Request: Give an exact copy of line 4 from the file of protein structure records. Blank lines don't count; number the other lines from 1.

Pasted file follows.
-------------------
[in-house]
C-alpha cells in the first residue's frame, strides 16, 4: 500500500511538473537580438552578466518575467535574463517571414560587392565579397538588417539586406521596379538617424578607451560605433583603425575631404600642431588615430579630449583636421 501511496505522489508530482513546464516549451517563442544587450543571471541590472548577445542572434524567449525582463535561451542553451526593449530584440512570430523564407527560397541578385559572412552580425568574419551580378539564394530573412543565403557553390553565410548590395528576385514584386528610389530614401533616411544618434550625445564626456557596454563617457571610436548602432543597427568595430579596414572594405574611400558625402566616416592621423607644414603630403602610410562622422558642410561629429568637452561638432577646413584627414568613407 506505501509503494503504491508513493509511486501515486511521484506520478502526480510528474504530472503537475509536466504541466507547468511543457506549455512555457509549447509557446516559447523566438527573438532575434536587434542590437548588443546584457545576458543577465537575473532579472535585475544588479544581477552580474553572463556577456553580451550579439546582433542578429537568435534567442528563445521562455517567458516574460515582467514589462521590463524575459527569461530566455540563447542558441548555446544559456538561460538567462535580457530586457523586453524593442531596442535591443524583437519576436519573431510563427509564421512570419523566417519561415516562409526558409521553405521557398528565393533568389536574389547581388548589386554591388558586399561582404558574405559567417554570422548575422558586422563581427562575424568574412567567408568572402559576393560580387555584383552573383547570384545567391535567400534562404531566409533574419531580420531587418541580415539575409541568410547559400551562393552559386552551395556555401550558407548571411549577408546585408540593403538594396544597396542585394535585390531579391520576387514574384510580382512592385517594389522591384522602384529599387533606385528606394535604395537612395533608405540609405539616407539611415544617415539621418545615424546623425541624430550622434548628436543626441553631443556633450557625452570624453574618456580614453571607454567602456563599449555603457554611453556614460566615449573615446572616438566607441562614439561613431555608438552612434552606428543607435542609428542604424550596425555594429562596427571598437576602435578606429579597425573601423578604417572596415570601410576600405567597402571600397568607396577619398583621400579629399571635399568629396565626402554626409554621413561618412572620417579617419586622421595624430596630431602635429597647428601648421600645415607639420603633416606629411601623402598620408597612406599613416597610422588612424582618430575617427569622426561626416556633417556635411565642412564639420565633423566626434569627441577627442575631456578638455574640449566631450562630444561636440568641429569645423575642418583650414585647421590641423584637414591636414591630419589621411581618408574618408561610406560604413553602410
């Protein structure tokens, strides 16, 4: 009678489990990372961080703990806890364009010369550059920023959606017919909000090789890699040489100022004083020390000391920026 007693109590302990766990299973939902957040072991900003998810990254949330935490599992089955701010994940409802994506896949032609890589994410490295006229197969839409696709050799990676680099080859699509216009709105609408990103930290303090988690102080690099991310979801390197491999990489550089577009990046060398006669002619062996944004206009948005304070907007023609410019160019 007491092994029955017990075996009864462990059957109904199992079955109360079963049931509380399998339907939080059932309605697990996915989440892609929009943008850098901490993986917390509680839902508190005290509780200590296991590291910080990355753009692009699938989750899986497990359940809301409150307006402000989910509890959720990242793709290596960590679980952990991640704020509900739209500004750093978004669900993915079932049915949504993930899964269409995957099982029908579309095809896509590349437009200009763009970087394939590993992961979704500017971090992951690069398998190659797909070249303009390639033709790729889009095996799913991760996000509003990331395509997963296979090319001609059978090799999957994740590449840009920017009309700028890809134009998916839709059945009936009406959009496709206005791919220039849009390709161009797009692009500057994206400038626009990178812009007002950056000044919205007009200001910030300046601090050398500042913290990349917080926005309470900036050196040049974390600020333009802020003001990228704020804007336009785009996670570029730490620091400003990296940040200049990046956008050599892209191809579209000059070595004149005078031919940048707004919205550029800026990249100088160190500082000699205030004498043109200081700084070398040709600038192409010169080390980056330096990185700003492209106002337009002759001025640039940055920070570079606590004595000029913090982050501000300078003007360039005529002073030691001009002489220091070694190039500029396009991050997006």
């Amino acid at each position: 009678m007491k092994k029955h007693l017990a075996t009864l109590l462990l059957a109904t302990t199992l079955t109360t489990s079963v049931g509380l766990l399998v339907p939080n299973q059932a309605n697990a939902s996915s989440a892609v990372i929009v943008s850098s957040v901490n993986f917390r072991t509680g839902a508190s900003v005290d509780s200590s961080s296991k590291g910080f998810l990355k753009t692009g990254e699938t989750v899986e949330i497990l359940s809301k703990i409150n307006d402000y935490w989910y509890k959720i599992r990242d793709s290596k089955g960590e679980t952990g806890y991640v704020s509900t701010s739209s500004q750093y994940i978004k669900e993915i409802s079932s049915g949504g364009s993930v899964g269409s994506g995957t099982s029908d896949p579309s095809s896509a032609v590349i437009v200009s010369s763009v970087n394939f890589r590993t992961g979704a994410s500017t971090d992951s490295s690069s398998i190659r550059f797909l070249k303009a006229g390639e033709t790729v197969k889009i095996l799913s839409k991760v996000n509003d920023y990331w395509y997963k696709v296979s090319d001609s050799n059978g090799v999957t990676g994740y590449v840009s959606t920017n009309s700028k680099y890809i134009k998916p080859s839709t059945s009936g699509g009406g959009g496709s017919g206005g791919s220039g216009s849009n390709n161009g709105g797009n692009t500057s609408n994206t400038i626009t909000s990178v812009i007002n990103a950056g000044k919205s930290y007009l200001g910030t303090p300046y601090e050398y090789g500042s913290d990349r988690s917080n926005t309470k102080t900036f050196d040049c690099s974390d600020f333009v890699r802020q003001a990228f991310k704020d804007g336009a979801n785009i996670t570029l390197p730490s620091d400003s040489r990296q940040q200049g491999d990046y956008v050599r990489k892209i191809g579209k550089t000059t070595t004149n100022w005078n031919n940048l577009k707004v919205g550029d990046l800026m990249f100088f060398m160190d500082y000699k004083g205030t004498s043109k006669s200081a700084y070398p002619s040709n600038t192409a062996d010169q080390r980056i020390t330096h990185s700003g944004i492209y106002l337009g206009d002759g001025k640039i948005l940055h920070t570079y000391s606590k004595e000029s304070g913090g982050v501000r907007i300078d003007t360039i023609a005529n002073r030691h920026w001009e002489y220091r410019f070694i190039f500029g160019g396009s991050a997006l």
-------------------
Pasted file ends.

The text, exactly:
């Amino acid at each position: 009678m007491k092994k029955h007693l017990a075996t009864l109590l462990l059957a109904t302990t199992l079955t109360t489990s079963v049931g509380l766990l399998v339907p939080n299973q059932a309605n697990a939902s996915s989440a892609v990372i929009v943008s850098s957040v901490n993986f917390r072991t509680g839902a508190s900003v005290d509780s200590s961080s296991k590291g910080f998810l990355k753009t692009g990254e699938t989750v899986e949330i497990l359940s809301k703990i409150n307006d402000y935490w989910y509890k959720i599992r990242d793709s290596k089955g960590e679980t952990g806890y991640v704020s509900t701010s739209s500004q750093y994940i978004k669900e993915i409802s079932s049915g949504g364009s993930v899964g269409s994506g995957t099982s029908d896949p579309s095809s896509a032609v590349i437009v200009s010369s763009v970087n394939f890589r590993t992961g979704a994410s500017t971090d992951s490295s690069s398998i190659r550059f797909l070249k303009a006229g390639e033709t790729v197969k889009i095996l799913s839409k991760v996000n509003d920023y990331w395509y997963k696709v296979s090319d001609s050799n059978g090799v999957t990676g994740y590449v840009s959606t920017n009309s700028k680099y890809i134009k998916p080859s839709t059945s009936g699509g009406g959009g496709s017919g206005g791919s220039g216009s849009n390709n161009g709105g797009n692009t500057s609408n994206t400038i626009t909000s990178v812009i007002n990103a950056g000044k919205s930290y007009l200001g910030t303090p300046y601090e050398y090789g500042s913290d990349r988690s917080n926005t309470k102080t900036f050196d040049c690099s974390d600020f333009v890699r802020q003001a990228f991310k704020d804007g336009a979801n785009i996670t570029l390197p730490s620091d400003s040489r990296q940040q200049g491999d990046y956008v050599r990489k892209i191809g579209k550089t000059t070595t004149n100022w005078n031919n940048l577009k707004v919205g550029d990046l800026m990249f100088f060398m160190d500082y000699k004083g205030t004498s043109k006669s200081a700084y070398p002619s040709n600038t192409a062996d010169q080390r980056i020390t330096h990185s700003g944004i492209y106002l337009g206009d002759g001025k640039i948005l940055h920070t570079y000391s606590k004595e000029s304070g913090g982050v501000r907007i300078d003007t360039i023609a005529n002073r030691h920026w001009e002489y220091r410019f070694i190039f500029g160019g396009s991050a997006l």